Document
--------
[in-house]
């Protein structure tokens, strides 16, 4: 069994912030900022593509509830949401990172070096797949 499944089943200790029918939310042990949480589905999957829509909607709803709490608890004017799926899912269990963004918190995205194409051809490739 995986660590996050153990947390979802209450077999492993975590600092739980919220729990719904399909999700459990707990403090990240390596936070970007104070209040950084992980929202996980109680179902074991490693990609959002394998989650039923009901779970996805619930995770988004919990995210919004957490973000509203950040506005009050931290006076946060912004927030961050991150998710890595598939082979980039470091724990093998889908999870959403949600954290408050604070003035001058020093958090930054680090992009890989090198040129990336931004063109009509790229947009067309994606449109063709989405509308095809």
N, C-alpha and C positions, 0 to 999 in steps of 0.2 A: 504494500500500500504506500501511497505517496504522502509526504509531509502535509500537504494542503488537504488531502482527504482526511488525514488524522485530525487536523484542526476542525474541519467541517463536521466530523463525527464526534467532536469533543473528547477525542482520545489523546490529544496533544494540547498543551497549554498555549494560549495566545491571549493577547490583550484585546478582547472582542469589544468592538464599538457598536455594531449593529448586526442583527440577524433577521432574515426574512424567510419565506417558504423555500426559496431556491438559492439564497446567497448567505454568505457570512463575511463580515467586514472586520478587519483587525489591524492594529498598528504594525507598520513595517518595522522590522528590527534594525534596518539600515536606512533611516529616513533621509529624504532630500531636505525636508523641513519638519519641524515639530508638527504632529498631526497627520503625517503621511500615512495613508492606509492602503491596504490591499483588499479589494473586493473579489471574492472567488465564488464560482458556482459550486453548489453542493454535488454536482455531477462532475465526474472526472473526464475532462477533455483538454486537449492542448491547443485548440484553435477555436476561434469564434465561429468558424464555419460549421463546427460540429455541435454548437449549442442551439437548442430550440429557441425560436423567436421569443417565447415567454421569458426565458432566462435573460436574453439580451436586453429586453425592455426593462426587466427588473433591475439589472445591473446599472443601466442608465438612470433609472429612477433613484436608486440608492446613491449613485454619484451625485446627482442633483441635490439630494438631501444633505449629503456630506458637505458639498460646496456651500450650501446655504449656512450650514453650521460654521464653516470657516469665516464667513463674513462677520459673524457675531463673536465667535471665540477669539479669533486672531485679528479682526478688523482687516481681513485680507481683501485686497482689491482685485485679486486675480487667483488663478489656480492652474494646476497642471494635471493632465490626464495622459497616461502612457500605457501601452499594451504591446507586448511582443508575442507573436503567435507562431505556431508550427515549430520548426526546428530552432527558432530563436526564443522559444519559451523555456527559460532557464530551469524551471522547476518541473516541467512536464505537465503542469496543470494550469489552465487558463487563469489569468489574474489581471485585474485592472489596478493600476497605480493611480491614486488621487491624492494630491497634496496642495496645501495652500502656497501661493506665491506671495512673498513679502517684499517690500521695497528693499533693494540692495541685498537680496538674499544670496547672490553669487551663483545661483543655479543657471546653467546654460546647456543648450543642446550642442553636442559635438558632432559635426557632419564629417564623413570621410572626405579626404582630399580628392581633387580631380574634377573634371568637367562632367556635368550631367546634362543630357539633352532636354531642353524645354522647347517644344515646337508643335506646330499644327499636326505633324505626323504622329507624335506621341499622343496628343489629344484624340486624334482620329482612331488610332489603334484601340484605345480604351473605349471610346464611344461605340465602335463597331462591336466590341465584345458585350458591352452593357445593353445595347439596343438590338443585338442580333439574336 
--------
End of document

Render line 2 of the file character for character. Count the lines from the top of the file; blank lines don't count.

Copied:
């Protein structure tokens, strides 16, 4: 069994912030900022593509509830949401990172070096797949 499944089943200790029918939310042990949480589905999957829509909607709803709490608890004017799926899912269990963004918190995205194409051809490739 995986660590996050153990947390979802209450077999492993975590600092739980919220729990719904399909999700459990707990403090990240390596936070970007104070209040950084992980929202996980109680179902074991490693990609959002394998989650039923009901779970996805619930995770988004919990995210919004957490973000509203950040506005009050931290006076946060912004927030961050991150998710890595598939082979980039470091724990093998889908999870959403949600954290408050604070003035001058020093958090930054680090992009890989090198040129990336931004063109009509790229947009067309994606449109063709989405509308095809």